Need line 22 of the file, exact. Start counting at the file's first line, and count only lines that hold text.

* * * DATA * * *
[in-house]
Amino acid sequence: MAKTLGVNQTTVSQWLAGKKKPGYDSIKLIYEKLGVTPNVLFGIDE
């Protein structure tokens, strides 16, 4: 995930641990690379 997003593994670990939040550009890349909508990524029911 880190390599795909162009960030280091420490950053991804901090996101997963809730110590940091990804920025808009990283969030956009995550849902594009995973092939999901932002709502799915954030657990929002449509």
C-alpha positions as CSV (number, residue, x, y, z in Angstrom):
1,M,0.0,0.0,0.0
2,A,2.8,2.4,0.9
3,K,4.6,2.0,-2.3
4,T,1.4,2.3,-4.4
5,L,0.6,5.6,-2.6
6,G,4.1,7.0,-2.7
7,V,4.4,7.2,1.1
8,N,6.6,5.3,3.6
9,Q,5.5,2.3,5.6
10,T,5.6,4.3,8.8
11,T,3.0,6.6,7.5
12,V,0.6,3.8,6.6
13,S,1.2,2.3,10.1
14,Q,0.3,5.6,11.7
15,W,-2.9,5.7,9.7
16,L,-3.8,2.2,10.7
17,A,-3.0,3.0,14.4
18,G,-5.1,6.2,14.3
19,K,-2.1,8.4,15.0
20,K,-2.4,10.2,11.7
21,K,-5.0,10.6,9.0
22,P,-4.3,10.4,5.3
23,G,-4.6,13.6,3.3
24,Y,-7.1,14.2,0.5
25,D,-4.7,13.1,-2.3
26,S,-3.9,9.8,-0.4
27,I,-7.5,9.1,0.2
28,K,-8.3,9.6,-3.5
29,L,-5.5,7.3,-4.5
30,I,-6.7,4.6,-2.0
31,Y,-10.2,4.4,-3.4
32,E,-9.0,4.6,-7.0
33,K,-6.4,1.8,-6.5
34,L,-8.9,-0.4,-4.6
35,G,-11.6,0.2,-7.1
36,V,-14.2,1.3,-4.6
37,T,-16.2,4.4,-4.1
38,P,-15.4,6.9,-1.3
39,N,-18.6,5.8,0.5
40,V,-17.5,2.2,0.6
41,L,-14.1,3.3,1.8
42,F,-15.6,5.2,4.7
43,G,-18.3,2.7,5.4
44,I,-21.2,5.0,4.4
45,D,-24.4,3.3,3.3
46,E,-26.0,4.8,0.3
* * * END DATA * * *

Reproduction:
18,G,-5.1,6.2,14.3